People look at my gardens and comment on how much work it is. I do not argue with that. Since I bought my first home in Florida in 2010, I gardened more than I ever imagined I would. I never actually thought about gardening until that point, despite having been raised by a mother who grew up on her grandfather’s Kentucky farm. She gardened in our suburban backyard my entire childhood, and we shared a community plot with my aunt’s family. There was always lettuce, spinach, kale, potatoes, carrots, tomatoes, beans, squash, peppers and corn. My mother canned a ton of vegetables, made fresh salads, salsa, soup, and steamed and casseroled vegetables.
Yet, I never bit the gardening bug until I had my home, a foreclosed house that had sat for a year with its dead oak leaves and weeds and a few small, dead trees and shrubs. Even then I didn’t think about gardening much. Just cleaned up the debris and mowed the crabgrass.
Then, a close friend, who’d become a surrogate mother to me, died in 2011 within a few months of a cancer diagnosis. Her death jolted me exponentially with grief, triggering another sudden loss I’d had in 2004; that of my younger brother who’d died in a car accident.
So the digging began.
The dirt silently took the beating as I pounded out my anger at losing two people who meant so much to me. Ripping roots and weeds with a pointed shovel or hand tool was a form of grief therapy. With each break, I felt my heart sting with lost moments that had slipped through my fingers; All the things I could have said or done with these people I loved so deeply went unsaid. Opportunities were suddenly and completely gone. All that shoveling, digging, pounding, bashing, ripping, cutting, barreling, pushing, pulling, and heaving was my desperate attempt to physically expunge my anger and shock.
So gardening began as a kind of therapy for me. The therapy continues and has also morphed into a spiritual experience. It teaches me about the continuity of life and death; sometimes plants don’t survive no matter how much you do for them, while others die back only to spring forward in later seasons with greater energy and growth.
As time passes, my garden view dazzled, excited and amazed me. Where death once had draped across my lawns in crisp, dead leaves and smothered organic life, and where holes had been violently plunged into the dark, empty soil, now there is lush, green, yellow, pink and red foliage. Mature plants thrive and bloom unusual fruits. Flowers burst with vivid colors. Climbing vines of rich, green leaves and a variety of bright blooms wrap their way upwards. A vibrant, moving canvas attracting brilliant red-topped woodpeckers, bluebirds, cardinals, hummingbirds, bold orange, white and black Monarchs, and rich blue, yellow and black swallowtail butterflies. My gardens have evolved into a world of natural wonder and visual fascination.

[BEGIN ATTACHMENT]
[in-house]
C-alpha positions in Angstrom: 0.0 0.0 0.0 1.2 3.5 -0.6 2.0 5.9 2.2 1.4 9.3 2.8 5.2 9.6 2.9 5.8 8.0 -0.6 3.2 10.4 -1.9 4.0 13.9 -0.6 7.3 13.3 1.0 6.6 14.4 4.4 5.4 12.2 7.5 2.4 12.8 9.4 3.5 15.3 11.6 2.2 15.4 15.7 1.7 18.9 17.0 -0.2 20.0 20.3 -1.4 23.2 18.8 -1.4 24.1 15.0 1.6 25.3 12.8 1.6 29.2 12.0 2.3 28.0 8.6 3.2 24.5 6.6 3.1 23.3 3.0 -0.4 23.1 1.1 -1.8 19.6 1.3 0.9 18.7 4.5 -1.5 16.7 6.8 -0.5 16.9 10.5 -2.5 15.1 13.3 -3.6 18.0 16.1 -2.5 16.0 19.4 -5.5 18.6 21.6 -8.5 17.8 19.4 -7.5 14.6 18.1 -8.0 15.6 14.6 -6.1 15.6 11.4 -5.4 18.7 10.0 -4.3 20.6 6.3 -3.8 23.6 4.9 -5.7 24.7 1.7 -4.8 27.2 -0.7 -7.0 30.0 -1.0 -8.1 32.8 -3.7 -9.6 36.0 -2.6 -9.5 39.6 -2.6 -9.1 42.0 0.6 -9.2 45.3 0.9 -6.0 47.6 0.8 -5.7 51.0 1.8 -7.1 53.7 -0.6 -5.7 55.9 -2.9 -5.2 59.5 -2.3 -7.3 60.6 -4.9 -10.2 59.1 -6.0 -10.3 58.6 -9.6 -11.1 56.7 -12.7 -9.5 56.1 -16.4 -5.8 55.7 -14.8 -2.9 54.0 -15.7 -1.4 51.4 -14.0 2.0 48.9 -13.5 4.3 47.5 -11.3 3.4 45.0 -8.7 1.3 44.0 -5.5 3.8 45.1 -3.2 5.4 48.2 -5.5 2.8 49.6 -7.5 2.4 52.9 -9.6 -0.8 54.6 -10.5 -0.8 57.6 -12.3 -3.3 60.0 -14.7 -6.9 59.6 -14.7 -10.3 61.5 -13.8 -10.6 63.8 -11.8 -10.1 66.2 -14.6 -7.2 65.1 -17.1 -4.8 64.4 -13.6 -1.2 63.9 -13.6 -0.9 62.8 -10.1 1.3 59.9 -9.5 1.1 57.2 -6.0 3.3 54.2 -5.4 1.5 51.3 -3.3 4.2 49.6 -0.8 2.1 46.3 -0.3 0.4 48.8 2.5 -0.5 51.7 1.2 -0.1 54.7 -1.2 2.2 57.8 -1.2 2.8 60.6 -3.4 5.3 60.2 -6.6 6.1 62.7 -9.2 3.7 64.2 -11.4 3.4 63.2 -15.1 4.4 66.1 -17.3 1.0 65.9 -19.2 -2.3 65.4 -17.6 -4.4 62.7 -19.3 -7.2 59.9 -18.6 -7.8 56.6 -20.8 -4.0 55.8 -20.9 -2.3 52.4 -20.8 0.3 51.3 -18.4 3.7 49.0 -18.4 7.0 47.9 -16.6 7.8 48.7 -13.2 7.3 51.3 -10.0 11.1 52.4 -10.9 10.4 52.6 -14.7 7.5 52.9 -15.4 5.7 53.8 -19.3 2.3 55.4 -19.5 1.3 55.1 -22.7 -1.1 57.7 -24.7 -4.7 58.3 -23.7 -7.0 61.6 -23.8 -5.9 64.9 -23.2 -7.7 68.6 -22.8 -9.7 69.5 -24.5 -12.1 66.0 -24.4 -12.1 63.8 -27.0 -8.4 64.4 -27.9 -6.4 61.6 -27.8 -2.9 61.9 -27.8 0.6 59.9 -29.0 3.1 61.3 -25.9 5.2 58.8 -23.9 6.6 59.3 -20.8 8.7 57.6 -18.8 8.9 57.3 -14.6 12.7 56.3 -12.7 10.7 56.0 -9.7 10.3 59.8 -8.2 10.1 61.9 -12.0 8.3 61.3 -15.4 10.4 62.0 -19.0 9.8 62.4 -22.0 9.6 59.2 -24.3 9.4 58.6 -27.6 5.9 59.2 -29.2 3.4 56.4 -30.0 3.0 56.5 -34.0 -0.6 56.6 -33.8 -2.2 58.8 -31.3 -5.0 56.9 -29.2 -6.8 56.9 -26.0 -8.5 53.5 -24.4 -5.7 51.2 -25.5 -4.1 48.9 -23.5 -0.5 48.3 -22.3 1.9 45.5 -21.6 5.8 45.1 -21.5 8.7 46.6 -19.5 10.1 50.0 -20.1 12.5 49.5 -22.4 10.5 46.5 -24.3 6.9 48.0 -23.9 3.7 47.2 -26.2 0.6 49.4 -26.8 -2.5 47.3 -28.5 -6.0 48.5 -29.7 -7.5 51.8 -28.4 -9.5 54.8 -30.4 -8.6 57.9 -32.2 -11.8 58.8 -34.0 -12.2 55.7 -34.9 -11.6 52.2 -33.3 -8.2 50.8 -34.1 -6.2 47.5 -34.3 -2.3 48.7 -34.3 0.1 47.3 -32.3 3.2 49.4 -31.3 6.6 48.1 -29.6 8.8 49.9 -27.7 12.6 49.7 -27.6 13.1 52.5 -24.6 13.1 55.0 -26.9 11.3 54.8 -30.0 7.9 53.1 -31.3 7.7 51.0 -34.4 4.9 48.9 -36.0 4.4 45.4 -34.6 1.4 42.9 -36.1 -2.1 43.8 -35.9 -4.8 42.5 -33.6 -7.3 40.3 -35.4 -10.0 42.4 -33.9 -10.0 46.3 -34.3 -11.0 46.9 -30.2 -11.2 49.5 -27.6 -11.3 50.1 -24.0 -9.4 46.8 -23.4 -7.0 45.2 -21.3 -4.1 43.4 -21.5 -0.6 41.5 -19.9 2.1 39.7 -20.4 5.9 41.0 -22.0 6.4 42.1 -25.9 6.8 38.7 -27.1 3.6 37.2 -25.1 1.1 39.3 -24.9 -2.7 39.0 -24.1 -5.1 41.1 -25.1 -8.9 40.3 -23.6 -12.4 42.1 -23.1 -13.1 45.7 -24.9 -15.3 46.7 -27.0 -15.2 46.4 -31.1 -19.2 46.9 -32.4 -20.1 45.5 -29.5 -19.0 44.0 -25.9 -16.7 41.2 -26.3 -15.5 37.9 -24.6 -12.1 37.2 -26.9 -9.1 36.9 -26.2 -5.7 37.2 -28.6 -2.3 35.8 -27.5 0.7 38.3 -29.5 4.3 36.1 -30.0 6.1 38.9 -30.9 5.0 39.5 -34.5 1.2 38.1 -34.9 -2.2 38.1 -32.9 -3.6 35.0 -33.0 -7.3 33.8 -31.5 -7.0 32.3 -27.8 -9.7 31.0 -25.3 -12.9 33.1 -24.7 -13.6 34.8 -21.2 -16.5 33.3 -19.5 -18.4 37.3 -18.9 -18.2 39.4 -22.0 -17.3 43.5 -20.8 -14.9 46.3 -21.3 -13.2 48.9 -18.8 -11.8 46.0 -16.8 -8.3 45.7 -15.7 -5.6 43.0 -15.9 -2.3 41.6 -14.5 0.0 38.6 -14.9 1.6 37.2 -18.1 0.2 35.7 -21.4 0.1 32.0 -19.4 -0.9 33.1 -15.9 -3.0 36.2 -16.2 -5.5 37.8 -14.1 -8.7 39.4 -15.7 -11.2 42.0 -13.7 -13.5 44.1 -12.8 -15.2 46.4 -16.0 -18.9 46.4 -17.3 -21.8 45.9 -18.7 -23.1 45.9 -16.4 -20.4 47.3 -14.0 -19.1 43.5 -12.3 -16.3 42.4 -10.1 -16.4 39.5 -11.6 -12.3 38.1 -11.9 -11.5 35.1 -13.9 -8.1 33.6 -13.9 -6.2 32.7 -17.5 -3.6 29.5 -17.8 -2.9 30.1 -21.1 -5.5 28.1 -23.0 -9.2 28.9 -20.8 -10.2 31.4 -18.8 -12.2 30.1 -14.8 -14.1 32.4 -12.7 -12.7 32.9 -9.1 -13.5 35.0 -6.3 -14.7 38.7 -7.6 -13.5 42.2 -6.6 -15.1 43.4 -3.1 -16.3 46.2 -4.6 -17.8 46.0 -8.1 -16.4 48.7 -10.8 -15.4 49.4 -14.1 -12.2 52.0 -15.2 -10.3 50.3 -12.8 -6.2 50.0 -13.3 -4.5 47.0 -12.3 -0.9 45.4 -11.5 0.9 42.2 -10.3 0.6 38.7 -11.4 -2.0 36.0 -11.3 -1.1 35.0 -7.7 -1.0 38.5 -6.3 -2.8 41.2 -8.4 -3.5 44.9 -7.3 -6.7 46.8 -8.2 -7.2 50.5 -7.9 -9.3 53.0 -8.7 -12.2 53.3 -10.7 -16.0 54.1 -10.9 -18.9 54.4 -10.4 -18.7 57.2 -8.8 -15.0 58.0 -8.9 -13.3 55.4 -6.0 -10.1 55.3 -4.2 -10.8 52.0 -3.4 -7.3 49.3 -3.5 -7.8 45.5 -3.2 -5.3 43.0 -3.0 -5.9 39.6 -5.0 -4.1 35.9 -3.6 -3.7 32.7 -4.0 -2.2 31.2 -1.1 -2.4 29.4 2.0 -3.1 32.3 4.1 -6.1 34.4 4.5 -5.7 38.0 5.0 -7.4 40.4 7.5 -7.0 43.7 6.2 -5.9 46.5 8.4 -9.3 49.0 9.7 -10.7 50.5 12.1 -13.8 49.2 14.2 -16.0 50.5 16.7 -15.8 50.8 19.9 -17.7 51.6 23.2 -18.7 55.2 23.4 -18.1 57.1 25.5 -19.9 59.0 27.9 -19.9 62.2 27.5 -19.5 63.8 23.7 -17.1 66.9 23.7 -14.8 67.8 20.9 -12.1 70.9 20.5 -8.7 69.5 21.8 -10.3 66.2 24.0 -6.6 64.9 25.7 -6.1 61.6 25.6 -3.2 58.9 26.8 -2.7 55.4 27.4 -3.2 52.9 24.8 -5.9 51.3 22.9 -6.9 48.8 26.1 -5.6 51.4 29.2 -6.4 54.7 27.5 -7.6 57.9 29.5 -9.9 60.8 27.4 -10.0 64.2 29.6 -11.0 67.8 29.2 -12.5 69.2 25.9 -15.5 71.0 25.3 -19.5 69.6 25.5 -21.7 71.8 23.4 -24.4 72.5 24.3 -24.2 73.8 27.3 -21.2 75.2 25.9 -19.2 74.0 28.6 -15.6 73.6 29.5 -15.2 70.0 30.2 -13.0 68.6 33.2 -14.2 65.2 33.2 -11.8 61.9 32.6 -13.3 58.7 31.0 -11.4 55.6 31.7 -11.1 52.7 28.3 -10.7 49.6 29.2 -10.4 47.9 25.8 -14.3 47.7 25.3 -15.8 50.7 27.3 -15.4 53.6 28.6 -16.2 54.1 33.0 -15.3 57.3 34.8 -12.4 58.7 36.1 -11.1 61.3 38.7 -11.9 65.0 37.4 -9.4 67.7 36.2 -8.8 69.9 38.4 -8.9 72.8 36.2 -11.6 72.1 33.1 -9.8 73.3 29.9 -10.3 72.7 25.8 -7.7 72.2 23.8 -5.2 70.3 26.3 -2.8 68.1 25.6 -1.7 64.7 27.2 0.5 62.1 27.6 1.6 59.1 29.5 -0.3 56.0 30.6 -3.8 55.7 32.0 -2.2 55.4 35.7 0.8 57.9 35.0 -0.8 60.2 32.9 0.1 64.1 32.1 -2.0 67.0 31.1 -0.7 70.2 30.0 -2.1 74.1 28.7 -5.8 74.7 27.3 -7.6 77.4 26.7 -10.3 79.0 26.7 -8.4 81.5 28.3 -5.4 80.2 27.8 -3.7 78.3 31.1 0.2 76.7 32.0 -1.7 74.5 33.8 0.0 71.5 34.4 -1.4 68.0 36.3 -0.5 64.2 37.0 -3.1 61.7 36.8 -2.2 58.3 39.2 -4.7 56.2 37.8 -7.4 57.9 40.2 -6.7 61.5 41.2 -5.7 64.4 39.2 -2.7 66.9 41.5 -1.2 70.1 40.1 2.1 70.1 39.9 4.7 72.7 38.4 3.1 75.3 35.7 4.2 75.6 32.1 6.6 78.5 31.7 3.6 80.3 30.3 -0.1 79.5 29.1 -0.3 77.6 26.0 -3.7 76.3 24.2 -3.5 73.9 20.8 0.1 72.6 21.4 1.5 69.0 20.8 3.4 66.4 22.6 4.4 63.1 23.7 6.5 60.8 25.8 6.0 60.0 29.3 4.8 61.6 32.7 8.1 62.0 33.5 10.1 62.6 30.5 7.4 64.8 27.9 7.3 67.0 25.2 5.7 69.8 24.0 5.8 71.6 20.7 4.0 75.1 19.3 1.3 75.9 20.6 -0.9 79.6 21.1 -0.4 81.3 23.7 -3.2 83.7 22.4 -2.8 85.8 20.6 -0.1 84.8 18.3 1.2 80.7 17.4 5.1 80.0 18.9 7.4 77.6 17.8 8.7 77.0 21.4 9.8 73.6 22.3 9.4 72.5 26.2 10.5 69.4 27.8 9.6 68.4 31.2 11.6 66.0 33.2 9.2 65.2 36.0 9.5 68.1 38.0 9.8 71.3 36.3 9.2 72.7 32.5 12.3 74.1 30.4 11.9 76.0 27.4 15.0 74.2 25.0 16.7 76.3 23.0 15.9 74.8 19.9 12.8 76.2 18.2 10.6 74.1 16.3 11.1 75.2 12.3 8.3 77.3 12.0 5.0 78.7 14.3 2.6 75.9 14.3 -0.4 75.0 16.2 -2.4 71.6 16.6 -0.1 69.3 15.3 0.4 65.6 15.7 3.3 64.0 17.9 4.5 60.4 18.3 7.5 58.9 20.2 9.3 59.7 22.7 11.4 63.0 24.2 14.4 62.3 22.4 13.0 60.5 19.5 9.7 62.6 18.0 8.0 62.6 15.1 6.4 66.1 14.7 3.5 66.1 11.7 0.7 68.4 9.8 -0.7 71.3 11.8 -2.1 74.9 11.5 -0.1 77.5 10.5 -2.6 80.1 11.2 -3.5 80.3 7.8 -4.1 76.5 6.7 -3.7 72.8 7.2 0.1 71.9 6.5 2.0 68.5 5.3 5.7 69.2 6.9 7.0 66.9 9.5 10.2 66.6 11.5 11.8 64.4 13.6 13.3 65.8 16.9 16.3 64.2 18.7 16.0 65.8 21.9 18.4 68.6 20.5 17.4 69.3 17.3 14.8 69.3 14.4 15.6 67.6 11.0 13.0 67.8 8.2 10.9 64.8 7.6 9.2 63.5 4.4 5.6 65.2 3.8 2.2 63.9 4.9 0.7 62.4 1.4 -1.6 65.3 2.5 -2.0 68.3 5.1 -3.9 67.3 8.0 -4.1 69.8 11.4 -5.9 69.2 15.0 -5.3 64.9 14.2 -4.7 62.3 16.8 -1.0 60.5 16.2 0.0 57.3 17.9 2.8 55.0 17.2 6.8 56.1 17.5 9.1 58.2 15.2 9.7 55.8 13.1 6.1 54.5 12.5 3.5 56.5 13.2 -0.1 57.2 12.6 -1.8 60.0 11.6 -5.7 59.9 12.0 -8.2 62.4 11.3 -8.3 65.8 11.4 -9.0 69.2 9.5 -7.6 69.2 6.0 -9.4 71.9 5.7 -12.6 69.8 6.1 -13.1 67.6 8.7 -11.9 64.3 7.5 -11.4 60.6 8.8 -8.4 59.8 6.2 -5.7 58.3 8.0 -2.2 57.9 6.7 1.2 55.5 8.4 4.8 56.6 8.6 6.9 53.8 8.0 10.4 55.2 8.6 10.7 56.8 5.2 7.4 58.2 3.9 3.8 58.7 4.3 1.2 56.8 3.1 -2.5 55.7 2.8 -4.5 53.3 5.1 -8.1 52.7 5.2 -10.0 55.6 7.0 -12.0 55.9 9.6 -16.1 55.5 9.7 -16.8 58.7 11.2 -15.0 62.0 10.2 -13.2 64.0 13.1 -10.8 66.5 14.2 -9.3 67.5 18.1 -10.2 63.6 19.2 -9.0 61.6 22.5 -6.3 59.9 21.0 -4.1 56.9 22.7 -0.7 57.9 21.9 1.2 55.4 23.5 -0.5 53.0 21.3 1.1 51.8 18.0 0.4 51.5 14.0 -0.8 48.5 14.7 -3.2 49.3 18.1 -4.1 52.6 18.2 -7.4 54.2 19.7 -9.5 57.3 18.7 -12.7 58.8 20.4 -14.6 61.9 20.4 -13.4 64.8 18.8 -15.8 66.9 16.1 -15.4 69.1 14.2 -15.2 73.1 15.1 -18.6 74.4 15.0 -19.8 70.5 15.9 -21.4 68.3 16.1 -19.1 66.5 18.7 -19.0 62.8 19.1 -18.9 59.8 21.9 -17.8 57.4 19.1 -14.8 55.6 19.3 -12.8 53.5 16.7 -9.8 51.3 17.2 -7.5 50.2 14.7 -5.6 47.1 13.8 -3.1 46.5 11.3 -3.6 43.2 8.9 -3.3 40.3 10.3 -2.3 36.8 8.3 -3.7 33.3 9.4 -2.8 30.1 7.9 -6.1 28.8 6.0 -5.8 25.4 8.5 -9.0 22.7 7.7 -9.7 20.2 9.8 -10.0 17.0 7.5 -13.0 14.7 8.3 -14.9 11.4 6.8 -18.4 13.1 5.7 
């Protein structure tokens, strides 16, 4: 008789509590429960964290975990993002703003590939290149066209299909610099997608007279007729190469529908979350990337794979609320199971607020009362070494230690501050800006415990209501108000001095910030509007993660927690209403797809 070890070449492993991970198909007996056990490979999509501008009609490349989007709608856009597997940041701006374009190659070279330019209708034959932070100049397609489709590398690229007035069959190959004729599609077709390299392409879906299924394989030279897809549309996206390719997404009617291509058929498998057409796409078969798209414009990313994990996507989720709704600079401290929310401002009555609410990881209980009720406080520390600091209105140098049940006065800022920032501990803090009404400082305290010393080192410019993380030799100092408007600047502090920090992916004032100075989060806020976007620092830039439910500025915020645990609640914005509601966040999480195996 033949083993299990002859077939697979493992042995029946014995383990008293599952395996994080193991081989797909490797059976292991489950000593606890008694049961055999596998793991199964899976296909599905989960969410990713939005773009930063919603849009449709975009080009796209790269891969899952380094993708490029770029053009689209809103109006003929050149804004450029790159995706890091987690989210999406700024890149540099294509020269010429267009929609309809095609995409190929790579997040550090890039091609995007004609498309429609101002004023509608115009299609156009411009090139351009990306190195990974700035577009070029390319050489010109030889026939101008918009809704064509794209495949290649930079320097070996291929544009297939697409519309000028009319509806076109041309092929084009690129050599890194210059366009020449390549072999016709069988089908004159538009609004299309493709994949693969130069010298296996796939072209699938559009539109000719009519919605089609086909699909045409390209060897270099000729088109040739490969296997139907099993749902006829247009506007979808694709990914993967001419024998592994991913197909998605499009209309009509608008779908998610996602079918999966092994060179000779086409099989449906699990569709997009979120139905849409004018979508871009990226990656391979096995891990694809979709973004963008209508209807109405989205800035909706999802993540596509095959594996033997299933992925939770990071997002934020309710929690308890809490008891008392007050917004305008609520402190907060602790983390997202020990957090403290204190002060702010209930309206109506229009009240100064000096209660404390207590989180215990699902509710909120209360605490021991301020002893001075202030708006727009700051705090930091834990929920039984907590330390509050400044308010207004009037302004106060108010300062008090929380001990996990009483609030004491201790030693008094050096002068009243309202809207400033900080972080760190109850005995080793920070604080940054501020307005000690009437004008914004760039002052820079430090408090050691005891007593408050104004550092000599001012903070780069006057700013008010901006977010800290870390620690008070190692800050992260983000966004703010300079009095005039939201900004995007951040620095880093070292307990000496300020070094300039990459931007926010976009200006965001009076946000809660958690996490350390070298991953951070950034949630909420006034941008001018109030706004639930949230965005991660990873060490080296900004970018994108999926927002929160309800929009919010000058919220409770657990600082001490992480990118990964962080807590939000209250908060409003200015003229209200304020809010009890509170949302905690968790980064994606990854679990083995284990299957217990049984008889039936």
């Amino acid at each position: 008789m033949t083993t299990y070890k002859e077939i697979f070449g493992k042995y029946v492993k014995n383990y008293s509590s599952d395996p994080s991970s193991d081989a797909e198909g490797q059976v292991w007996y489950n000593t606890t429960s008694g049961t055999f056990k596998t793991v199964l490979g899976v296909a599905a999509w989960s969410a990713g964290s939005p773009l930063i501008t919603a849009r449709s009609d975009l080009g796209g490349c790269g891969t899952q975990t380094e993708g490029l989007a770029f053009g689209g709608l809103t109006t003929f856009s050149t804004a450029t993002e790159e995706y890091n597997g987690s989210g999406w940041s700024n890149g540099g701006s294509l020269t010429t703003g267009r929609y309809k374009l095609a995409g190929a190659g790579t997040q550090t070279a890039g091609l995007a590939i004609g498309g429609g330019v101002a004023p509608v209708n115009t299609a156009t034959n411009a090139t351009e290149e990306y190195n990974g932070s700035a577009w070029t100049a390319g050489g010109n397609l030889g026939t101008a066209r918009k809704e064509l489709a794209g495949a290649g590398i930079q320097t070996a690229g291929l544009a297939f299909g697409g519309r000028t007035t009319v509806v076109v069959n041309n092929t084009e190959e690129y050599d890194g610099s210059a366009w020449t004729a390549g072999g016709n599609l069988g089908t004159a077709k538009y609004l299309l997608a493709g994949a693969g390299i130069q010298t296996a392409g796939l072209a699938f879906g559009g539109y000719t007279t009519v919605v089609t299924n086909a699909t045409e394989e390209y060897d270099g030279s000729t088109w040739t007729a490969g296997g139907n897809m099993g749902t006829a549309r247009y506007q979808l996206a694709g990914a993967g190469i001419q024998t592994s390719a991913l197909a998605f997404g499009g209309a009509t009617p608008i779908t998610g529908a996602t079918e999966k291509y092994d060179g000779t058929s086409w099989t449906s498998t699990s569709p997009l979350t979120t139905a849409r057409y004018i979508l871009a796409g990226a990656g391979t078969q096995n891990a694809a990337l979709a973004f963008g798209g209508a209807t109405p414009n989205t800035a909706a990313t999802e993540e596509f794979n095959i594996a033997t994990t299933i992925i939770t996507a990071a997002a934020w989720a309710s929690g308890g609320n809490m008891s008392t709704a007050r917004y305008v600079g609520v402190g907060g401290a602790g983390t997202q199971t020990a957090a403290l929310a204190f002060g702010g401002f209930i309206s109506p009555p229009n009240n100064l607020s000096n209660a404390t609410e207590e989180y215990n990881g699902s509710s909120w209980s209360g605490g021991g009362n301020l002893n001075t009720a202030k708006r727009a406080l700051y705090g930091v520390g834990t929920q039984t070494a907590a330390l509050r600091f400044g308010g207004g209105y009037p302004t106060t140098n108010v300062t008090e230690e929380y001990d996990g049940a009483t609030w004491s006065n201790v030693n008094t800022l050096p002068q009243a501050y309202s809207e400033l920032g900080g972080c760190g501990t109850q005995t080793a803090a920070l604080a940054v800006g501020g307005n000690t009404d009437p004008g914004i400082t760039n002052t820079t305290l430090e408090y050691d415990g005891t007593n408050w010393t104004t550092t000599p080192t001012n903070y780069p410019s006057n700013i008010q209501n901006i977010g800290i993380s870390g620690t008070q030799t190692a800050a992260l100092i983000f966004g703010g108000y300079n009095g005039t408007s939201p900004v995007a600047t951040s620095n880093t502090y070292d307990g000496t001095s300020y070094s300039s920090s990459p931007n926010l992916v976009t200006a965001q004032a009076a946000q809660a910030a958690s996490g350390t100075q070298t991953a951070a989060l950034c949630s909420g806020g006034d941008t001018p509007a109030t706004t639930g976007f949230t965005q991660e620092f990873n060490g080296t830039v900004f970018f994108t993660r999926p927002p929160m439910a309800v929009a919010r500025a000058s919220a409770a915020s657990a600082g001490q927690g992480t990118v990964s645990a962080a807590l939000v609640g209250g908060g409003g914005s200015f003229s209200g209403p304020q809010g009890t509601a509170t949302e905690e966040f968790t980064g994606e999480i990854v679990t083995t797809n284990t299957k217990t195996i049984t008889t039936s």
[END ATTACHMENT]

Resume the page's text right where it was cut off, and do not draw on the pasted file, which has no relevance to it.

My time spent in my gardens is a walk through the path of my heart. A moment spent in the relentless spirit of nature awakens me to the reality that death is only one part of this cycle. From within the darkness of loss and memory there exists simultaneously a deeper connection to eternity. The bonds I have shared with my friend, my brother, father, and other lost dear friends are brought to life and respectfully, tenderly honored through my interactions with nature. Every seed I’ve planted carries on this spiritual relationship between myself and my lost loved ones.
There are more specific memories shared between myself and those I’ve lost that directly relate to my gardening; a final conversation held with my brother about his love of the outdoors, words spoken over the phone by my father about how much he enjoyed seeing my gardens develop in my first home, memories of my late friend chatting about her own DIY outdoor projects. But the details don’t matter as much as the feeling that I am somehow keeping hold of those threads of spiritual communication through my continual care and maintenance of my gardens. I’m tending to my loved ones. I’m tending to my heart. I’m singing my song of gratitude for the gift of having them in my life for however long I had them.
When it rains, I both celebrate for the life of my plants and absorb the sadness from the cloudy skies. When a butterfly ecloses slightly imperfect or damaged, I’m moved both by tragedy as well as hope; it fights to fly, regardless of the difficulty. When a plant dries, fades and drops to its death, I experience frustration at my futile efforts to give it life. Yet I’m emboldened by its contribution to the nourishment of the soil.
Gardening teaches me that in life, there is the same disarray of a diverse complex. There’s despair, excitement, anger, depression, inspiration, hope, grief and unlimited joy concurrently with every experience, in every relationship, in every heart. Working in nature enlightens me to this intricacy through its cycles, seasons, relentless beauty and resulting spiritual rejuvenation. That is why gardening is less work to me than reward. As Theodore Roosevelt said, “Nothing in the world is worth having or worth doing unless it means effort, pain, difficulty.”